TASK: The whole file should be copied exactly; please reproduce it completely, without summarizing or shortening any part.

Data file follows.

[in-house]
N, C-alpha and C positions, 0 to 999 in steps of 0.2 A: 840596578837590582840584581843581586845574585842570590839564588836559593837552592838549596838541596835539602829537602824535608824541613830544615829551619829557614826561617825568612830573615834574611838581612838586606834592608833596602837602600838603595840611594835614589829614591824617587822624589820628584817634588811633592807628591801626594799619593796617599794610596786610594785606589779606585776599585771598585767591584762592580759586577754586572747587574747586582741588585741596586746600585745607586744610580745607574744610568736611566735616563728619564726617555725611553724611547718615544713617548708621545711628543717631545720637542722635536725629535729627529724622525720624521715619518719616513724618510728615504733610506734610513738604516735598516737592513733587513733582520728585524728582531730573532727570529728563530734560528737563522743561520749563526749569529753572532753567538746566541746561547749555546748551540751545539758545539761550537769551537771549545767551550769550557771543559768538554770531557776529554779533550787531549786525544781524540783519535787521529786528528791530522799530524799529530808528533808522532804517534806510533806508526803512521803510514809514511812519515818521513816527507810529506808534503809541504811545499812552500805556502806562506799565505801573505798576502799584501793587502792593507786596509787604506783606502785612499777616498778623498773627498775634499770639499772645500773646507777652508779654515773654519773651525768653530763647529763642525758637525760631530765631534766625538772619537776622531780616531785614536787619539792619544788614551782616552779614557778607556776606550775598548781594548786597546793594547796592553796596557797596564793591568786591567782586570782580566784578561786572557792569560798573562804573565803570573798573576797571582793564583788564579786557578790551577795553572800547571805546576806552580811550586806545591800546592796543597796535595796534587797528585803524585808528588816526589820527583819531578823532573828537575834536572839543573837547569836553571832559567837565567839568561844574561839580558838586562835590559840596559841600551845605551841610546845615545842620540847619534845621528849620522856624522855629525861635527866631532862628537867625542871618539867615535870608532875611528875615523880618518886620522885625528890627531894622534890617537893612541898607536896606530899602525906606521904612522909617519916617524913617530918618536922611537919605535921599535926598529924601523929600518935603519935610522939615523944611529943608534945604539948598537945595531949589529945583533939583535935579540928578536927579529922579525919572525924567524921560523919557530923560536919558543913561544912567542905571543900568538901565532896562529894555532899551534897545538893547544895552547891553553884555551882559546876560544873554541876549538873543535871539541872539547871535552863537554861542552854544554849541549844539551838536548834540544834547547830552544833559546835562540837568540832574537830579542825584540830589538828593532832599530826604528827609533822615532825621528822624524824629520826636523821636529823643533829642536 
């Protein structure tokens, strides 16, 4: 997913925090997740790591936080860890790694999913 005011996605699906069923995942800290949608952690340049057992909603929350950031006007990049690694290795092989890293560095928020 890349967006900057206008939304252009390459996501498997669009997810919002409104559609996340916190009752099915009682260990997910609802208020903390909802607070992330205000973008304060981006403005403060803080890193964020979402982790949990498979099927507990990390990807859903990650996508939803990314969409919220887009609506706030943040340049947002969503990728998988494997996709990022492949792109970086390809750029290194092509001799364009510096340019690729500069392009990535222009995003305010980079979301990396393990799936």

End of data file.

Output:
[in-house]
N, C-alpha and C positions, 0 to 999 in steps of 0.2 A: 840596578837590582840584581843581586845574585842570590839564588836559593837552592838549596838541596835539602829537602824535608824541613830544615829551619829557614826561617825568612830573615834574611838581612838586606834592608833596602837602600838603595840611594835614589829614591824617587822624589820628584817634588811633592807628591801626594799619593796617599794610596786610594785606589779606585776599585771598585767591584762592580759586577754586572747587574747586582741588585741596586746600585745607586744610580745607574744610568736611566735616563728619564726617555725611553724611547718615544713617548708621545711628543717631545720637542722635536725629535729627529724622525720624521715619518719616513724618510728615504733610506734610513738604516735598516737592513733587513733582520728585524728582531730573532727570529728563530734560528737563522743561520749563526749569529753572532753567538746566541746561547749555546748551540751545539758545539761550537769551537771549545767551550769550557771543559768538554770531557776529554779533550787531549786525544781524540783519535787521529786528528791530522799530524799529530808528533808522532804517534806510533806508526803512521803510514809514511812519515818521513816527507810529506808534503809541504811545499812552500805556502806562506799565505801573505798576502799584501793587502792593507786596509787604506783606502785612499777616498778623498773627498775634499770639499772645500773646507777652508779654515773654519773651525768653530763647529763642525758637525760631530765631534766625538772619537776622531780616531785614536787619539792619544788614551782616552779614557778607556776606550775598548781594548786597546793594547796592553796596557797596564793591568786591567782586570782580566784578561786572557792569560798573562804573565803570573798573576797571582793564583788564579786557578790551577795553572800547571805546576806552580811550586806545591800546592796543597796535595796534587797528585803524585808528588816526589820527583819531578823532573828537575834536572839543573837547569836553571832559567837565567839568561844574561839580558838586562835590559840596559841600551845605551841610546845615545842620540847619534845621528849620522856624522855629525861635527866631532862628537867625542871618539867615535870608532875611528875615523880618518886620522885625528890627531894622534890617537893612541898607536896606530899602525906606521904612522909617519916617524913617530918618536922611537919605535921599535926598529924601523929600518935603519935610522939615523944611529943608534945604539948598537945595531949589529945583533939583535935579540928578536927579529922579525919572525924567524921560523919557530923560536919558543913561544912567542905571543900568538901565532896562529894555532899551534897545538893547544895552547891553553884555551882559546876560544873554541876549538873543535871539541872539547871535552863537554861542552854544554849541549844539551838536548834540544834547547830552544833559546835562540837568540832574537830579542825584540830589538828593532832599530826604528827609533822615532825621528822624524824629520826636523821636529823643533829642536 
């Protein structure tokens, strides 16, 4: 997913925090997740790591936080860890790694999913 005011996605699906069923995942800290949608952690340049057992909603929350950031006007990049690694290795092989890293560095928020 890349967006900057206008939304252009390459996501498997669009997810919002409104559609996340916190009752099915009682260990997910609802208020903390909802607070992330205000973008304060981006403005403060803080890193964020979402982790949990498979099927507990990390990807859903990650996508939803990314969409919220887009609506706030943040340049947002969503990728998988494997996709990022492949792109970086390809750029290194092509001799364009510096340019690729500069392009990535222009995003305010980079979301990396393990799936």